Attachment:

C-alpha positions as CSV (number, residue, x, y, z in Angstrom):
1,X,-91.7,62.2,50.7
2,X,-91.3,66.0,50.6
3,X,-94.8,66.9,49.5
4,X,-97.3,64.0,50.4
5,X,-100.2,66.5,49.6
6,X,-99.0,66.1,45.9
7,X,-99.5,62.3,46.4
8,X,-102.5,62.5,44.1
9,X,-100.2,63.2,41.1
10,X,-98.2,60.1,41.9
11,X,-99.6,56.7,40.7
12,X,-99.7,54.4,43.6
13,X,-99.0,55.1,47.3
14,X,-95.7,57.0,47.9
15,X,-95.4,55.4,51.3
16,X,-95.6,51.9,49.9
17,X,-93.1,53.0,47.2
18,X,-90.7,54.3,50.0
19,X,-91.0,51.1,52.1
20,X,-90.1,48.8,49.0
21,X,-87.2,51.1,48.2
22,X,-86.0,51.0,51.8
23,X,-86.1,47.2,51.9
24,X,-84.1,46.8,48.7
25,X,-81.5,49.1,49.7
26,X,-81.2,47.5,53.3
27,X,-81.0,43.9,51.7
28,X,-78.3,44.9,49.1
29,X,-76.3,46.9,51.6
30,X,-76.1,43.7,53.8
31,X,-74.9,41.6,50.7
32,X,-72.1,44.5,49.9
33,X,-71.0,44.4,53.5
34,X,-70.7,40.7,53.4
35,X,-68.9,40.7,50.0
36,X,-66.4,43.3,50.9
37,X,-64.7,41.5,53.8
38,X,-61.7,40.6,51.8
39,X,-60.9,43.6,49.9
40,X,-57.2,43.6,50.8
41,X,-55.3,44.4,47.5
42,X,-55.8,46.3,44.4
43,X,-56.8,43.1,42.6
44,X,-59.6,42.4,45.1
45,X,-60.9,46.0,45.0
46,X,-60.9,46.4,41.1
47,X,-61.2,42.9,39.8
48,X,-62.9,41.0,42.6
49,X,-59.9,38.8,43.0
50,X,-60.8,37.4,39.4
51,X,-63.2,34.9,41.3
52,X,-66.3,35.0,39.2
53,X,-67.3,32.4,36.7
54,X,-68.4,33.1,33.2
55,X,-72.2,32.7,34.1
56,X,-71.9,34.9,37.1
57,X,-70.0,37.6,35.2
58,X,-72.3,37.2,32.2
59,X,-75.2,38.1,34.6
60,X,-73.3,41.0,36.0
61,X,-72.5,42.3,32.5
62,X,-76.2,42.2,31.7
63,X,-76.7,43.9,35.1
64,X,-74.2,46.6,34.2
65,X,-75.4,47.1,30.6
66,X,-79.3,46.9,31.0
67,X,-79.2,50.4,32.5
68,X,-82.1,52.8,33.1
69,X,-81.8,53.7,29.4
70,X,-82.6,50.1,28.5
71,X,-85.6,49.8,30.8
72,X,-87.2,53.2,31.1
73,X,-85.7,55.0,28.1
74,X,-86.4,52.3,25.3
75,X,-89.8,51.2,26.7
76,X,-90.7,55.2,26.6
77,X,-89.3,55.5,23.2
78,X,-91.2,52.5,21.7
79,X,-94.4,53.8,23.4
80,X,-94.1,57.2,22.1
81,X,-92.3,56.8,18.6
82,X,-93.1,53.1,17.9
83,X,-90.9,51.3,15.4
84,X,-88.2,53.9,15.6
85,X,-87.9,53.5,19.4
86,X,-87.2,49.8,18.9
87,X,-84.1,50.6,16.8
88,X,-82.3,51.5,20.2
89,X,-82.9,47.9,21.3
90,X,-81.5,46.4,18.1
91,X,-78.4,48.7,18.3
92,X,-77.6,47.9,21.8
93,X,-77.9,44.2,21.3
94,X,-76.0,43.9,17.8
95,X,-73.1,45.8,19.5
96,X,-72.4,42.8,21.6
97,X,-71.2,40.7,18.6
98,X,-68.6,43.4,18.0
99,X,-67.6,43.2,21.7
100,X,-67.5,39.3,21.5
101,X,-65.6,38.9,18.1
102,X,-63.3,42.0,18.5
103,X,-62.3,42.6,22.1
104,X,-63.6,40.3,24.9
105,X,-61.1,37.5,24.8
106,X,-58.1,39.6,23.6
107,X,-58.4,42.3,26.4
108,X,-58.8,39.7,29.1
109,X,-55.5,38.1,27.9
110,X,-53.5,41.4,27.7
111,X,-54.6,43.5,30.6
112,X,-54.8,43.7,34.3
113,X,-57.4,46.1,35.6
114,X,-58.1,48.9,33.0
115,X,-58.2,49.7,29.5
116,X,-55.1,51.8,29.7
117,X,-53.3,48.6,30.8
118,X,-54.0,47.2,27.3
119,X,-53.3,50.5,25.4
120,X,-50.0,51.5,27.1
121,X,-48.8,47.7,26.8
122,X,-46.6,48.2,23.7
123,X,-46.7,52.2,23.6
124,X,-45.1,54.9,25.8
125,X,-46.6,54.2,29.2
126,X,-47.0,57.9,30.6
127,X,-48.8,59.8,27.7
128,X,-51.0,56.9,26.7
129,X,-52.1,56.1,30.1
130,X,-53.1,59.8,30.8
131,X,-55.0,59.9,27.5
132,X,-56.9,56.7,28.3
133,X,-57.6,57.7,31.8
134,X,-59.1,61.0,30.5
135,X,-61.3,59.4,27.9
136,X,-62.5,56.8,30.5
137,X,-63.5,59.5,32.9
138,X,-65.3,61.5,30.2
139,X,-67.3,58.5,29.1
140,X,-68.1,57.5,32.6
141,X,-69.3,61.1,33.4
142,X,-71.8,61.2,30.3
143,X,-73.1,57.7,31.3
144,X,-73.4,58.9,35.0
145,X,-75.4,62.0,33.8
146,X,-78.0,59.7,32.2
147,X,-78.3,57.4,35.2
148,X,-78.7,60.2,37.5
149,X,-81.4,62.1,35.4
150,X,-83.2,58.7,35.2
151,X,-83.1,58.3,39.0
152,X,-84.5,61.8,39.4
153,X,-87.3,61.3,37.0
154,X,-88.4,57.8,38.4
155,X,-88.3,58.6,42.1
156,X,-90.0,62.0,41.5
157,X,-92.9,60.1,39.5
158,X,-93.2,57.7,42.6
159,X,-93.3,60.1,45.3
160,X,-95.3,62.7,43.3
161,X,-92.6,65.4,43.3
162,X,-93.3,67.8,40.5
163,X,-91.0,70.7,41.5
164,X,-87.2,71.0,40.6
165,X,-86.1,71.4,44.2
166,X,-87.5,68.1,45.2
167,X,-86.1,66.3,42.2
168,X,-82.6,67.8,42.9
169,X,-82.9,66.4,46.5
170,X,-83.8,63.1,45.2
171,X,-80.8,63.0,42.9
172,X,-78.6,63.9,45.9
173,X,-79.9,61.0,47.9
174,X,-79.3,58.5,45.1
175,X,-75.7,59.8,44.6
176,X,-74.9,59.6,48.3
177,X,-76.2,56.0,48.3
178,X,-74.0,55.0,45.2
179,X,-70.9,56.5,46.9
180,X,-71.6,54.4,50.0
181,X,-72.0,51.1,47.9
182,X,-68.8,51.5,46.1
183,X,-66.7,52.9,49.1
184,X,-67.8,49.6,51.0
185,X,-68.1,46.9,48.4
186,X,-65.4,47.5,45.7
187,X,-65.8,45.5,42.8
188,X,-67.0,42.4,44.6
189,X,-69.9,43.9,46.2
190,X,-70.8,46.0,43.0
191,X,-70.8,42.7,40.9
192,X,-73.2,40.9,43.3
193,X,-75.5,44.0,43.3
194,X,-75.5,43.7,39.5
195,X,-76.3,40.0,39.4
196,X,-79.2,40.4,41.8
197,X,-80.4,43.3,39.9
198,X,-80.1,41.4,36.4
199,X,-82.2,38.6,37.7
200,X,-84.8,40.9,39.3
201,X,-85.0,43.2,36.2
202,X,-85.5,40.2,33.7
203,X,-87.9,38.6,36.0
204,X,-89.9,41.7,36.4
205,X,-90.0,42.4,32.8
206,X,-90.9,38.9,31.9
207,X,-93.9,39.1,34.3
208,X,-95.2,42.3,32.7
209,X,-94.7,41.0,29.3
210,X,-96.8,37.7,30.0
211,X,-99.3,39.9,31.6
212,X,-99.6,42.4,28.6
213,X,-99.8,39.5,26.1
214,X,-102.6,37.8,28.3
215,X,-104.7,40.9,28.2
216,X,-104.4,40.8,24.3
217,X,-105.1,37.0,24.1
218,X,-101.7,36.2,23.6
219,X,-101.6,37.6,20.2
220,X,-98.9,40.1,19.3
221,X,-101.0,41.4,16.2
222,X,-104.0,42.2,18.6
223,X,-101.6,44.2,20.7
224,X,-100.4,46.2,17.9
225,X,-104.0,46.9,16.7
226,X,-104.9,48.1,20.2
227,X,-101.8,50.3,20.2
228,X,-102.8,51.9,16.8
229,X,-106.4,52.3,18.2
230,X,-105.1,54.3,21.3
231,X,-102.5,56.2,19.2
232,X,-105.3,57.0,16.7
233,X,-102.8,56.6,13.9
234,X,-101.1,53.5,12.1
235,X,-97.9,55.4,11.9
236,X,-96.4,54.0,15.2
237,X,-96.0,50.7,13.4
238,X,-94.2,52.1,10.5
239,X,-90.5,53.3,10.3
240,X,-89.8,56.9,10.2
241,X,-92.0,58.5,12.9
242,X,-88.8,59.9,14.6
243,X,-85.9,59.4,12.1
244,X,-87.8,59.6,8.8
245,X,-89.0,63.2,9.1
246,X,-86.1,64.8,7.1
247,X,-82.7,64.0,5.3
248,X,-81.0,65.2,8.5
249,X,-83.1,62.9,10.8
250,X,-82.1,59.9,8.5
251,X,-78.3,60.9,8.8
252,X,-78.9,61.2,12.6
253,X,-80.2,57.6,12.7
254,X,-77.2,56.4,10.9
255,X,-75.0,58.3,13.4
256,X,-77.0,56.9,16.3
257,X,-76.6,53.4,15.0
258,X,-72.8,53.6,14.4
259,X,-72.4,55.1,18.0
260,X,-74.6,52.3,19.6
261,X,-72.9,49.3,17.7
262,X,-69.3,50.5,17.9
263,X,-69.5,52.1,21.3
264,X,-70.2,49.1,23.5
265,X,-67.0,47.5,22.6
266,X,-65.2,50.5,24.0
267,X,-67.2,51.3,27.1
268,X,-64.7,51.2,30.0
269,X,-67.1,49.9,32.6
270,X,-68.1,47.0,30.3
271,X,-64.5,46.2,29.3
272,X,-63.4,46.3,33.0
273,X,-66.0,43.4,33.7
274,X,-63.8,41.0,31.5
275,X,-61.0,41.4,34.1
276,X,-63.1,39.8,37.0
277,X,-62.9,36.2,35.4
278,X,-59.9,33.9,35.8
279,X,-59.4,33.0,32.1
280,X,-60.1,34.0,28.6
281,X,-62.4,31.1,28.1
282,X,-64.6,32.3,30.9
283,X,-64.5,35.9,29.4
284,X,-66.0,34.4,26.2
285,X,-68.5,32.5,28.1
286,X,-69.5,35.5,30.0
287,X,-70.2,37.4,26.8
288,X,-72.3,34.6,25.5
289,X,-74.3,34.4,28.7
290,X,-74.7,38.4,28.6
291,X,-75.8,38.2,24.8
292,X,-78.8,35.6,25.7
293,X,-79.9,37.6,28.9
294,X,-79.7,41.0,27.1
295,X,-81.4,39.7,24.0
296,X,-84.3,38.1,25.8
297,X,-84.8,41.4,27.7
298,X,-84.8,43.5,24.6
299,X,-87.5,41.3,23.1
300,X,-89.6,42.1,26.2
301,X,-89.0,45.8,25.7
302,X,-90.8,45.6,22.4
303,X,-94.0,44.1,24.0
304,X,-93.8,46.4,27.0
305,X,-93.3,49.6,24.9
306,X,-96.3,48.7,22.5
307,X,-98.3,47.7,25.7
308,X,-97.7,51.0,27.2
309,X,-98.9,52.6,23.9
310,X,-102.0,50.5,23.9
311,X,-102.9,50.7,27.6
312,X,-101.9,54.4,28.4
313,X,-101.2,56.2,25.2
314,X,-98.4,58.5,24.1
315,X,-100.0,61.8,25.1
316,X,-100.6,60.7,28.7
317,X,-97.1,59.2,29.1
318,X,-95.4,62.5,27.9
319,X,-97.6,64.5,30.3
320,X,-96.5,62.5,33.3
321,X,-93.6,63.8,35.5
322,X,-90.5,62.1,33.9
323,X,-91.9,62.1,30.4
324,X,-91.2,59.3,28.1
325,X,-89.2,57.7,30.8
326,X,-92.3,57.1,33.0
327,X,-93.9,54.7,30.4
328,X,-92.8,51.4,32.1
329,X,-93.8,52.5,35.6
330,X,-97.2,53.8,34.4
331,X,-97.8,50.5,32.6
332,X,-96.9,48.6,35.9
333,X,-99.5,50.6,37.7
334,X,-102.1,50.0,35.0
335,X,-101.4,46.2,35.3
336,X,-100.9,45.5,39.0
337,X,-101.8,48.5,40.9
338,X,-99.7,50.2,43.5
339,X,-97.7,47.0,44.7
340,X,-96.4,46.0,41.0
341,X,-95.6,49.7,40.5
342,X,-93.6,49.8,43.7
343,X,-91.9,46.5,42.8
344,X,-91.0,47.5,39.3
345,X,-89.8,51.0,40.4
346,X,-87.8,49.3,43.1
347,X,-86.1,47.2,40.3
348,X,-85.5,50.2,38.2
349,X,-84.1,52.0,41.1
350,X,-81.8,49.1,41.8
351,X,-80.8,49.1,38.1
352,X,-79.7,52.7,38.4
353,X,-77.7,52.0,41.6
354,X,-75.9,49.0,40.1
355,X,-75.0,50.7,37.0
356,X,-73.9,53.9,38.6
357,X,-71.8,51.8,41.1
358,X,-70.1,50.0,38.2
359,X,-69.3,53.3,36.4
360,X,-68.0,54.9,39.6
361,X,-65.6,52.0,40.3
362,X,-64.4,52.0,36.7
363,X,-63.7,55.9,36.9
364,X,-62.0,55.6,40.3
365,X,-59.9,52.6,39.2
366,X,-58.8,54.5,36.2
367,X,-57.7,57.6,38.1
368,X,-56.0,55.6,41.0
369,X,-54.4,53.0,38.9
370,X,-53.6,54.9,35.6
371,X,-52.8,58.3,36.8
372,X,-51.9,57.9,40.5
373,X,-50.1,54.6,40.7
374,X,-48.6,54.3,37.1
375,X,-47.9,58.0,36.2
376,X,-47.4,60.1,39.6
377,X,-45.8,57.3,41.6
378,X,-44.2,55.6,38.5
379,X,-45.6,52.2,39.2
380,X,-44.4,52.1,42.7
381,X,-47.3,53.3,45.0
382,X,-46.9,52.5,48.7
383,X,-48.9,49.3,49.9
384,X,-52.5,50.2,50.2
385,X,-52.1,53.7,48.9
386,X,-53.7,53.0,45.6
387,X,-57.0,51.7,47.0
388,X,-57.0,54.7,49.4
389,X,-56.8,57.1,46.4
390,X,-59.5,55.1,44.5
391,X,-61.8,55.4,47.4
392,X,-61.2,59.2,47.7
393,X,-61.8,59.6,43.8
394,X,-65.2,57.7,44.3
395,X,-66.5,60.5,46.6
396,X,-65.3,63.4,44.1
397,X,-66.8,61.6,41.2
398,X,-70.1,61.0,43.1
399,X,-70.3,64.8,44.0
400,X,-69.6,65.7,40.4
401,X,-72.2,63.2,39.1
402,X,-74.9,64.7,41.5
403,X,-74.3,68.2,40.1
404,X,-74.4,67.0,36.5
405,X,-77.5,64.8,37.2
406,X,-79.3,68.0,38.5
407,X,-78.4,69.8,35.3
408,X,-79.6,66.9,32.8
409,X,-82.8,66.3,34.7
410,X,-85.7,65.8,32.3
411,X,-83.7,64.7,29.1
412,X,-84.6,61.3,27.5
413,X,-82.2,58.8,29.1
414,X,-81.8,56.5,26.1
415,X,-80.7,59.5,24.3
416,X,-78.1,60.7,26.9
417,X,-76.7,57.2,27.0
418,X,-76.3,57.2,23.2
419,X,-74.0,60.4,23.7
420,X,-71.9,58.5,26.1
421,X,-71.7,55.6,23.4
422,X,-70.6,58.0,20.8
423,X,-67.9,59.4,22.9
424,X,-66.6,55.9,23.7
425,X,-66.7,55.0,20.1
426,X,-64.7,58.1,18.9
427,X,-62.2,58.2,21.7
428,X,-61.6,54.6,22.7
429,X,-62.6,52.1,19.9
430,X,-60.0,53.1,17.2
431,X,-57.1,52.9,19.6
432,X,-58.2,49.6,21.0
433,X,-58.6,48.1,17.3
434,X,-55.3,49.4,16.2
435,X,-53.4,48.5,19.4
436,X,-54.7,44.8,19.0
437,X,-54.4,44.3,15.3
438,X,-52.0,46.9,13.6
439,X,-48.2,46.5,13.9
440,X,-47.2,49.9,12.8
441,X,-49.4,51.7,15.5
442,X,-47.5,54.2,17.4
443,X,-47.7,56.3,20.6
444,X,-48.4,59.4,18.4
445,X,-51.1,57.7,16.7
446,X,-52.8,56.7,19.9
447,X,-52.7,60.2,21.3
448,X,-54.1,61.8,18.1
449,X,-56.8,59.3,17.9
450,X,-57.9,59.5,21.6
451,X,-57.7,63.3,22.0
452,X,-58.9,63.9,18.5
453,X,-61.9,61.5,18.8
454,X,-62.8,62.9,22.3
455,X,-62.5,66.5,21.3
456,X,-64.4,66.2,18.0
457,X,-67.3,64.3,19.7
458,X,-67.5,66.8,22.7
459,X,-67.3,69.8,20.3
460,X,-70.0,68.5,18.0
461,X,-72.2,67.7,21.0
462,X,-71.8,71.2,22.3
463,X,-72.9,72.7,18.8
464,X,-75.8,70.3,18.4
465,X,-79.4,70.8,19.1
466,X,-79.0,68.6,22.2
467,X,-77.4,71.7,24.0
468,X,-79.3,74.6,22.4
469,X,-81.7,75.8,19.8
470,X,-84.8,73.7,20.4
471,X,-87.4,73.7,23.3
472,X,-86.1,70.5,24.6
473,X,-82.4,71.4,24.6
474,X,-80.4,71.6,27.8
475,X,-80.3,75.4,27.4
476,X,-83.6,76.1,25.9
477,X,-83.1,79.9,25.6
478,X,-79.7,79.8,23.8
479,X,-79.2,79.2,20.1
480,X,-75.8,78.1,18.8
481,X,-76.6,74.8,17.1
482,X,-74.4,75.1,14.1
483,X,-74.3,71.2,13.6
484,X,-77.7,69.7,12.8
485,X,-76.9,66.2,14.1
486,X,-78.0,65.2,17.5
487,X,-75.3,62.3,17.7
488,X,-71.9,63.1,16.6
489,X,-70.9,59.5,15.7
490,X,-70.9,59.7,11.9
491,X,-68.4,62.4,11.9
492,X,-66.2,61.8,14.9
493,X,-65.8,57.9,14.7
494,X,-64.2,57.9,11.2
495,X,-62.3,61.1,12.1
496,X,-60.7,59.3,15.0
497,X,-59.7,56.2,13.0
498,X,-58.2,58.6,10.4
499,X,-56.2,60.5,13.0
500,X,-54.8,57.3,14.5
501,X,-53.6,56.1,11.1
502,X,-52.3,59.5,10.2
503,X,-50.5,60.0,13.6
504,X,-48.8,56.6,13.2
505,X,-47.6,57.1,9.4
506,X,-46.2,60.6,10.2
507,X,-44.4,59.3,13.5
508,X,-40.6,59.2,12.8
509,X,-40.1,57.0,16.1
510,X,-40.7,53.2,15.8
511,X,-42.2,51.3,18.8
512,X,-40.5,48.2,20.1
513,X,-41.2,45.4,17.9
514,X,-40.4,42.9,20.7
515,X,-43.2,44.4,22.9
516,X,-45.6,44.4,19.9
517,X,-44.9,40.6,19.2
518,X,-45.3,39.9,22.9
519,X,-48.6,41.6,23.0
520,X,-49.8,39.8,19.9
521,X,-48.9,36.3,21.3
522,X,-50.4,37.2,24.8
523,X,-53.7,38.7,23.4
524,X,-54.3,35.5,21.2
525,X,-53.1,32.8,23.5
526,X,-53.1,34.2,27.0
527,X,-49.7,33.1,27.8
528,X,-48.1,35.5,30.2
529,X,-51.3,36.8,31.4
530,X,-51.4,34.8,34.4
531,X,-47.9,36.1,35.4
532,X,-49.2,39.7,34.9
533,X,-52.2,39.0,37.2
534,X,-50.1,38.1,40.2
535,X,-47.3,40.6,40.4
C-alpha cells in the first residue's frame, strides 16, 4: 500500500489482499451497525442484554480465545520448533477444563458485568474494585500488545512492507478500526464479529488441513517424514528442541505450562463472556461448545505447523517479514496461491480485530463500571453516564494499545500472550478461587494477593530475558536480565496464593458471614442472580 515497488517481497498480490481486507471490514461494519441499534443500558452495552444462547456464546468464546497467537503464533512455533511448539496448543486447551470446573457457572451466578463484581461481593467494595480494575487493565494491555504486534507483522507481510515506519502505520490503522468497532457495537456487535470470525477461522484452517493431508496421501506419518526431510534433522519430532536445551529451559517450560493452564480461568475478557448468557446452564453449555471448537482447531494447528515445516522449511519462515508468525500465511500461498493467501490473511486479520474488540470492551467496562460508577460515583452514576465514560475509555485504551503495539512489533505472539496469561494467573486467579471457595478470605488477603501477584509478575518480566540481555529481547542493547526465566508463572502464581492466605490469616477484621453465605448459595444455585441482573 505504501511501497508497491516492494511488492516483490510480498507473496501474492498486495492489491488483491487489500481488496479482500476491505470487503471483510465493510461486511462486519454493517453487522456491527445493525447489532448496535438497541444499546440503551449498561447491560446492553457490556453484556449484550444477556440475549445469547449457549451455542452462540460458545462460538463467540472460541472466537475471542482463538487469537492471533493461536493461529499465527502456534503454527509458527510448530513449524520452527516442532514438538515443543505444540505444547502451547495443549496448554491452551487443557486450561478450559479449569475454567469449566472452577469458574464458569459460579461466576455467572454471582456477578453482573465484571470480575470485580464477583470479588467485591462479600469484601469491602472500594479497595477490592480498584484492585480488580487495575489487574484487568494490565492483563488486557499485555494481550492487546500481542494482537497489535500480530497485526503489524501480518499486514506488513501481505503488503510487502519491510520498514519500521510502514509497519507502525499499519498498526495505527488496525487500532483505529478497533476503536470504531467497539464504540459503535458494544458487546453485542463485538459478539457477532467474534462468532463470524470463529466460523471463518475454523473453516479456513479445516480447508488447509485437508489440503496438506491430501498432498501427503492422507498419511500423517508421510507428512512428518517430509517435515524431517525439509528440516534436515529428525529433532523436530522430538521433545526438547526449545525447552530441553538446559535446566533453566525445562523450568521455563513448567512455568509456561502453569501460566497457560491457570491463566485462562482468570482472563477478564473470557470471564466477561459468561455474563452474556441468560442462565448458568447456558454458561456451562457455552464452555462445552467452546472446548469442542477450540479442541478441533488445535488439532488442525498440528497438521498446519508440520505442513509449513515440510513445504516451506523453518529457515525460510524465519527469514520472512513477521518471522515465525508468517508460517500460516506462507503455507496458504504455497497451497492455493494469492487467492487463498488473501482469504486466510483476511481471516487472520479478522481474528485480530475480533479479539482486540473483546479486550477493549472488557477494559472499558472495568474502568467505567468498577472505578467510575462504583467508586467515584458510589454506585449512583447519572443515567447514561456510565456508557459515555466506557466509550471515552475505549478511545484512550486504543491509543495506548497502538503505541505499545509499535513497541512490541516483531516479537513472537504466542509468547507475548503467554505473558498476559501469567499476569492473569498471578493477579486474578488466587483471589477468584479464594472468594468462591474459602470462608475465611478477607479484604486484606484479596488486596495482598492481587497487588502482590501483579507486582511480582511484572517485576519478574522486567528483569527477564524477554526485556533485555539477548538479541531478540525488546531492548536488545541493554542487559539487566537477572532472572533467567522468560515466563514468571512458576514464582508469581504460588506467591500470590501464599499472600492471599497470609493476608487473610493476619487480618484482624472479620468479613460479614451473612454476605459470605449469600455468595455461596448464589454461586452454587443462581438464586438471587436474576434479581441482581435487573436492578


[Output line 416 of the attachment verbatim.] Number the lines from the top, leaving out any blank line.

415,X,-80.7,59.5,24.3